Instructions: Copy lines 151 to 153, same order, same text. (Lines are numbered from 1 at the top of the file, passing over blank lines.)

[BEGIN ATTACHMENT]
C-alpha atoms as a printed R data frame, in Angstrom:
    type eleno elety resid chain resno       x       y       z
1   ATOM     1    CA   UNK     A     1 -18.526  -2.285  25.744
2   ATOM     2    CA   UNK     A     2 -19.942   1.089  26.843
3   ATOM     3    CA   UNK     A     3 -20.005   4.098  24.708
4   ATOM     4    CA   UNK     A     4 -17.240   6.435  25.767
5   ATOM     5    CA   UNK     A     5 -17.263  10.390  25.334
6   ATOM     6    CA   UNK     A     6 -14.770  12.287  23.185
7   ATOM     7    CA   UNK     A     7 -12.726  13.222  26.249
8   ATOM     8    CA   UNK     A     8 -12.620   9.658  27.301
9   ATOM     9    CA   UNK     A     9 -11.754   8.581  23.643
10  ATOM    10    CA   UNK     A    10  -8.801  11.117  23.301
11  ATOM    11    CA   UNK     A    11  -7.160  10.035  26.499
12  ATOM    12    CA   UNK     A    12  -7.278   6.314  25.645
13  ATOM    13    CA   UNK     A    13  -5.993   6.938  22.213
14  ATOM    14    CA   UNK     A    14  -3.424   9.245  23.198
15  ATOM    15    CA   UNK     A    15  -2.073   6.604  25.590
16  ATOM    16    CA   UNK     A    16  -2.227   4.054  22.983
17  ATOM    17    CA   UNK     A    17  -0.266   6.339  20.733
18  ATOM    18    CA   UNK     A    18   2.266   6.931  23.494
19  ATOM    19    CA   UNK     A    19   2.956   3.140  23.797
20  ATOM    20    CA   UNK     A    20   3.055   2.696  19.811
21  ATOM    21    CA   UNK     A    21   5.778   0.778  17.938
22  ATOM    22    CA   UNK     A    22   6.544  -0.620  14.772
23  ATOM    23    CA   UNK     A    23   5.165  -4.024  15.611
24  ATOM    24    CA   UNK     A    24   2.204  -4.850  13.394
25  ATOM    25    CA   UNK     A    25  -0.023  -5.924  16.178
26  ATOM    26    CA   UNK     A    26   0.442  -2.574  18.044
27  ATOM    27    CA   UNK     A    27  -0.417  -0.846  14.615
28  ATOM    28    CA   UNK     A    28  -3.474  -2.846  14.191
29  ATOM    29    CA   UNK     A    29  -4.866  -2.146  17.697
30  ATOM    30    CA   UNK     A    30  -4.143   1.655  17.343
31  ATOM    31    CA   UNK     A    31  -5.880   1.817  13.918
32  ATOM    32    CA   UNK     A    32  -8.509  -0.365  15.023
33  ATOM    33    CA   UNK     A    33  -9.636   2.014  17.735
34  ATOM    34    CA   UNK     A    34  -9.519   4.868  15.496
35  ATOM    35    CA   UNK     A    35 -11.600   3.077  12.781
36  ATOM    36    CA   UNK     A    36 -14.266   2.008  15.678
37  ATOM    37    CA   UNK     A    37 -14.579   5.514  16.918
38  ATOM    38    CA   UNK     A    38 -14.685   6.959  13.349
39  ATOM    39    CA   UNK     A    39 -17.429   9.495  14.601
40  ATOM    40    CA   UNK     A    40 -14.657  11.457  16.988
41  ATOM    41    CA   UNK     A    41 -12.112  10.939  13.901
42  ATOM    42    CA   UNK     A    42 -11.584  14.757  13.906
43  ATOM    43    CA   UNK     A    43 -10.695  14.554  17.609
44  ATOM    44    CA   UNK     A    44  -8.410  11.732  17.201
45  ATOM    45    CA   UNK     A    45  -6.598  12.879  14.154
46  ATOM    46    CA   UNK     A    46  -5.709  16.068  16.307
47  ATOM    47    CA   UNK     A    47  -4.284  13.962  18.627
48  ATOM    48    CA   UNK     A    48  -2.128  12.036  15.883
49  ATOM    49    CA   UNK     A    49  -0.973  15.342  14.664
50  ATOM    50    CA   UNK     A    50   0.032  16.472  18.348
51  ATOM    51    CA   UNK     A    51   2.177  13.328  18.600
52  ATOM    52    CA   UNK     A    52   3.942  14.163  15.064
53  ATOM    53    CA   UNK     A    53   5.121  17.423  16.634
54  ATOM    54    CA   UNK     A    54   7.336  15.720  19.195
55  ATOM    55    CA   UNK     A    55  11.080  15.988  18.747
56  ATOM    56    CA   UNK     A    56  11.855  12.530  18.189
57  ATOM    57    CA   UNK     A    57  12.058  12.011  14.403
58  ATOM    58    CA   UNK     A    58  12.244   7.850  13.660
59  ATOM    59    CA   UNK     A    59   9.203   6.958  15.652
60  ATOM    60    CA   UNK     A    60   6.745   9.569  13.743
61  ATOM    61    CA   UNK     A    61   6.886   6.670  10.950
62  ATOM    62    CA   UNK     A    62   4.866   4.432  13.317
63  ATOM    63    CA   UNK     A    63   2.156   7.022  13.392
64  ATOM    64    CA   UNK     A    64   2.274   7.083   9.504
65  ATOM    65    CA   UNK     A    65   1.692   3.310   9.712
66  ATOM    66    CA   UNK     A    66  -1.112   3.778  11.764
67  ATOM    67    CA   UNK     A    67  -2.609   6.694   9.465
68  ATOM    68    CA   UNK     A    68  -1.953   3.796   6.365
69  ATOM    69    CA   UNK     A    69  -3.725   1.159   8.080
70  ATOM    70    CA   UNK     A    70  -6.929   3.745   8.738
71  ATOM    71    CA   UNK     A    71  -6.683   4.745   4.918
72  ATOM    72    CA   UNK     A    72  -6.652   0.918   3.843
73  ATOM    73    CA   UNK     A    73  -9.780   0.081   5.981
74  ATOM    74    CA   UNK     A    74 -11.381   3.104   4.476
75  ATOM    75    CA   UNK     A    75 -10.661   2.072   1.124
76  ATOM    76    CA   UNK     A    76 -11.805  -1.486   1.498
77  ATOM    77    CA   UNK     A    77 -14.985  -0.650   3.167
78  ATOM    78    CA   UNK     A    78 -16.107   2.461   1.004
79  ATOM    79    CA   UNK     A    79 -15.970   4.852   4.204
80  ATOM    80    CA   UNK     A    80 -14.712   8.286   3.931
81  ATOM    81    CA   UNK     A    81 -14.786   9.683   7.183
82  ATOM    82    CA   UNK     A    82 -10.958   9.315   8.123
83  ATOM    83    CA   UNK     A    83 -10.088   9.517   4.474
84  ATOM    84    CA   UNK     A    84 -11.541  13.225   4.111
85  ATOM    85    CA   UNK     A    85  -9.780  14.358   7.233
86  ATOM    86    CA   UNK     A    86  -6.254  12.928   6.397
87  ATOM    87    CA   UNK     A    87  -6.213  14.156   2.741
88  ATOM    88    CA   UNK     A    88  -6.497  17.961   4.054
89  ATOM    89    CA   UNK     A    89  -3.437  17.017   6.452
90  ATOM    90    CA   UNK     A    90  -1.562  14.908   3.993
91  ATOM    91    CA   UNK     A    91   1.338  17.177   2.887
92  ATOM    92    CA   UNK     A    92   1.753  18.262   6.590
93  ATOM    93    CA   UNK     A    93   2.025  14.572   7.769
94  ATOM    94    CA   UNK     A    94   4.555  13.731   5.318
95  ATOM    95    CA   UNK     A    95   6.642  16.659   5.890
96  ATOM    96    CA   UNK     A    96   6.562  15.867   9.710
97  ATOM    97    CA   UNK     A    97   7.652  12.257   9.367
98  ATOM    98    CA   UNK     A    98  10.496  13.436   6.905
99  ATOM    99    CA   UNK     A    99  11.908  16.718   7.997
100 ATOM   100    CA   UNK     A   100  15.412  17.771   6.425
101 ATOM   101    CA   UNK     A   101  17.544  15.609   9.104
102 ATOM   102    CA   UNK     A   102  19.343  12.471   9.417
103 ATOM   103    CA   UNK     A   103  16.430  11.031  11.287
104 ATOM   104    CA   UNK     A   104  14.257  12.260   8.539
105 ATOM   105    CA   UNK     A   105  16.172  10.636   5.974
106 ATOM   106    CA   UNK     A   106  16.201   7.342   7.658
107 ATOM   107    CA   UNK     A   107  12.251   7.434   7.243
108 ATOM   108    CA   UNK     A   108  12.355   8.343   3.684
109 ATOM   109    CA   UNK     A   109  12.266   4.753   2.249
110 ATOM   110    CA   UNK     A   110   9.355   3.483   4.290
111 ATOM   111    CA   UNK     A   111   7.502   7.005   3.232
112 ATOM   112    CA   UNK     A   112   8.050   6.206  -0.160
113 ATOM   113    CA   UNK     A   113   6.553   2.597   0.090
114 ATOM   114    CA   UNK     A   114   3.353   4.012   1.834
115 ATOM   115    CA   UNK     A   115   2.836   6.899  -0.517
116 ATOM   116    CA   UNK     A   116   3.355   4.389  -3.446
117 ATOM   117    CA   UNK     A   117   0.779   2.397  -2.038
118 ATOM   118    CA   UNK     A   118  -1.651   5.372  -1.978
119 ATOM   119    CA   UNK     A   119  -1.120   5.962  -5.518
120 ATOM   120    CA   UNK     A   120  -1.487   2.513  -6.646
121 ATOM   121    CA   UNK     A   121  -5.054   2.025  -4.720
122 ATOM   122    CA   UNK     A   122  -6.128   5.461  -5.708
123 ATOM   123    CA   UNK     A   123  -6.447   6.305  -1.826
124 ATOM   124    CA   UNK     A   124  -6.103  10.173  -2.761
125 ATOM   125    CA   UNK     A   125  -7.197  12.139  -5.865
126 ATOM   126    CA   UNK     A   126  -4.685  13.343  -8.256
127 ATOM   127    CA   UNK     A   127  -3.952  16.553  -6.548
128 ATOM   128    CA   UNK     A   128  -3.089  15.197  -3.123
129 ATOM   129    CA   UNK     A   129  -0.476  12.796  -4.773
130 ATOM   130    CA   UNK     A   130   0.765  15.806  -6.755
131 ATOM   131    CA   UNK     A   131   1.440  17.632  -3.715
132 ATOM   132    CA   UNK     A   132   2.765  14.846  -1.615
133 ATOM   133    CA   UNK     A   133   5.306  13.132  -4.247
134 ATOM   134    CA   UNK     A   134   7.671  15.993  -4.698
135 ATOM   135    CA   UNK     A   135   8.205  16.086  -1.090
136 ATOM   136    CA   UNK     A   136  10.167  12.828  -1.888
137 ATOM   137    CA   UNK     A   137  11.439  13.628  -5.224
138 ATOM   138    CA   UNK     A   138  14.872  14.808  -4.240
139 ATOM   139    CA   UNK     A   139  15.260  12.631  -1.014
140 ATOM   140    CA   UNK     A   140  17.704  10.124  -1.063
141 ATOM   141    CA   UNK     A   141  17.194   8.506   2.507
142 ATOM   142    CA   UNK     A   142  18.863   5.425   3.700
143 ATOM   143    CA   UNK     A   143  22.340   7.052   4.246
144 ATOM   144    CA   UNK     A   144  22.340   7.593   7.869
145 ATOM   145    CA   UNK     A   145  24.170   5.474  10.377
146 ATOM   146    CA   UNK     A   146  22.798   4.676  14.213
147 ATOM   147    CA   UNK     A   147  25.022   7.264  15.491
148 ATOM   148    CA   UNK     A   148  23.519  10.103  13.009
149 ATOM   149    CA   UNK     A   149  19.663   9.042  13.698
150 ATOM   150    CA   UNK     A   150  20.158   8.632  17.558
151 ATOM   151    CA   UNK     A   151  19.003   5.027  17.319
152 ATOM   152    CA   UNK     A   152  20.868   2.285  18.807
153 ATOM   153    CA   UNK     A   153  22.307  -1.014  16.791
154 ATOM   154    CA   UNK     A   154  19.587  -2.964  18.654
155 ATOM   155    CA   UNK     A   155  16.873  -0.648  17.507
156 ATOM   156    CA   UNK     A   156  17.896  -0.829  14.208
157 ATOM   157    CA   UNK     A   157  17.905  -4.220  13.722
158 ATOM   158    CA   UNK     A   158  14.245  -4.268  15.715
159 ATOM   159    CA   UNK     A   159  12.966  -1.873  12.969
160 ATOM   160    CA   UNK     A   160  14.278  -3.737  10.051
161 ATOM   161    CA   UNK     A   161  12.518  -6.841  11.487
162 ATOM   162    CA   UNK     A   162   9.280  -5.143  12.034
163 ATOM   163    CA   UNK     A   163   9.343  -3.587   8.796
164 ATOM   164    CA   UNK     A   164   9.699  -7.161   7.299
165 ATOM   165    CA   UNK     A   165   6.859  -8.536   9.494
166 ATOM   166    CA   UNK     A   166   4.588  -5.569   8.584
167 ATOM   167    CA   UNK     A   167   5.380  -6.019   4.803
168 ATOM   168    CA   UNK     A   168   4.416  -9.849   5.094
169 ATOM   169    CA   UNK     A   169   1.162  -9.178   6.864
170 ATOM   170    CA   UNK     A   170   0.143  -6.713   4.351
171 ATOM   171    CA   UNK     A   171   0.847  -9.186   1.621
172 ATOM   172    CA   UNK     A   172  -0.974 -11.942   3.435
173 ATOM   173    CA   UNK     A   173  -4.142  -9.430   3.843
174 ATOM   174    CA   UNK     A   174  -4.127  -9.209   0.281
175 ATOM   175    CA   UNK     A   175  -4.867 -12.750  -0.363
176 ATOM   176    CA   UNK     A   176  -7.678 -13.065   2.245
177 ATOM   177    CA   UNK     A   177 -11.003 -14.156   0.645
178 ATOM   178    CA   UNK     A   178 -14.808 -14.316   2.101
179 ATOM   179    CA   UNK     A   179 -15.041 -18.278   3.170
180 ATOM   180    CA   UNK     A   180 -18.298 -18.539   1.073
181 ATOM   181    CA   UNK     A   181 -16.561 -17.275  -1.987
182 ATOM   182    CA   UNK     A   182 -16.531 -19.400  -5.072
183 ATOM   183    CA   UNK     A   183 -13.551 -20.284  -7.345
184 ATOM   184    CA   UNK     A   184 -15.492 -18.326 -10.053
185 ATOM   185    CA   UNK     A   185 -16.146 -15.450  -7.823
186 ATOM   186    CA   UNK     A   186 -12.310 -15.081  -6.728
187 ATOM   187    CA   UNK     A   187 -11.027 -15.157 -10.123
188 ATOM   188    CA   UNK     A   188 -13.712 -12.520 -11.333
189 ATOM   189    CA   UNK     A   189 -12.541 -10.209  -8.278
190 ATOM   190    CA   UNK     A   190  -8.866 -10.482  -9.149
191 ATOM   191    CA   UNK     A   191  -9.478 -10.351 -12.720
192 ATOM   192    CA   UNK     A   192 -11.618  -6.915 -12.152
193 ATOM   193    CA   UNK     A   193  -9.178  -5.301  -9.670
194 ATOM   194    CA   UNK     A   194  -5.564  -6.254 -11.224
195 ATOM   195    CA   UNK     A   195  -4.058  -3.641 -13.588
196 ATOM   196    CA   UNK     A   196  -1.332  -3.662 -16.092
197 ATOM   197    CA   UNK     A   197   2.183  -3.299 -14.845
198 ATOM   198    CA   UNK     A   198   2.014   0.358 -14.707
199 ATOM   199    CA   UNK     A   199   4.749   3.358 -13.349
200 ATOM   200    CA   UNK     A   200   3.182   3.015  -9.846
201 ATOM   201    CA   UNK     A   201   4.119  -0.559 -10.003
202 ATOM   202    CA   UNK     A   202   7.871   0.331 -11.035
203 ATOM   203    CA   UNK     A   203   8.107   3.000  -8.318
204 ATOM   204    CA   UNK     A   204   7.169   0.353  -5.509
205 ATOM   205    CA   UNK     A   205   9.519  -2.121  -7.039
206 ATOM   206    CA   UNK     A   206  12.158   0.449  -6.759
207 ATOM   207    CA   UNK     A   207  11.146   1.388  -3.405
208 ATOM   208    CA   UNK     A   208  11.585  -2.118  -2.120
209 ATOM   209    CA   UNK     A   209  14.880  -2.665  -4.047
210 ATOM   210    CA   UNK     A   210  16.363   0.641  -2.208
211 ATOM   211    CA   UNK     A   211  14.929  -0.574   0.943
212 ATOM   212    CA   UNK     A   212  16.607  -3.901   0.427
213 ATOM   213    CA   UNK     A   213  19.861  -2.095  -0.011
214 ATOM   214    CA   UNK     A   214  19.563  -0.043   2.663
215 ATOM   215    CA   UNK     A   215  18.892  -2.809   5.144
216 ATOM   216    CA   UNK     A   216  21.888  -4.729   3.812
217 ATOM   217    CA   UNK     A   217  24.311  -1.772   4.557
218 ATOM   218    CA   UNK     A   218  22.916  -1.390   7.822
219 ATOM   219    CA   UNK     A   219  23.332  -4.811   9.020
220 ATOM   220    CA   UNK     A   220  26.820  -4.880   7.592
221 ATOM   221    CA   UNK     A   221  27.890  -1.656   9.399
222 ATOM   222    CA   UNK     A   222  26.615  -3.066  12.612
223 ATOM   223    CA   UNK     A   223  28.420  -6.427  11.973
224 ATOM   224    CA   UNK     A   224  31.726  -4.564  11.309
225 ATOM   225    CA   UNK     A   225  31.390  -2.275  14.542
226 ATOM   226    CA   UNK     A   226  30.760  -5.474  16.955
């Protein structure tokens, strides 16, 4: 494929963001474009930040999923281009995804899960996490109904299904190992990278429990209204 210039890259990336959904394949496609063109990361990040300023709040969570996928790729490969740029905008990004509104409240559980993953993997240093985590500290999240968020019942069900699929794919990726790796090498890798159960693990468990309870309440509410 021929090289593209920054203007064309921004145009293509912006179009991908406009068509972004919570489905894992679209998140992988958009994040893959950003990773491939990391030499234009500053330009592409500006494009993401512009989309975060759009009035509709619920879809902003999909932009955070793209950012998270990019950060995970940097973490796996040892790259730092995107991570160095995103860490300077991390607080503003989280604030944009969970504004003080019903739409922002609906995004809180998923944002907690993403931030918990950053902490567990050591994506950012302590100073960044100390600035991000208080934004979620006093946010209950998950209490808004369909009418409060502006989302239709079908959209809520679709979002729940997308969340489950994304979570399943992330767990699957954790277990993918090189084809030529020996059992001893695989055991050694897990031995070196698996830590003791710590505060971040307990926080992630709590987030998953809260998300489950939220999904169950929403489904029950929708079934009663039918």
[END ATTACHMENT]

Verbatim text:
149 ATOM   149    CA   UNK     A   149  19.663   9.042  13.698
150 ATOM   150    CA   UNK     A   150  20.158   8.632  17.558
151 ATOM   151    CA   UNK     A   151  19.003   5.027  17.319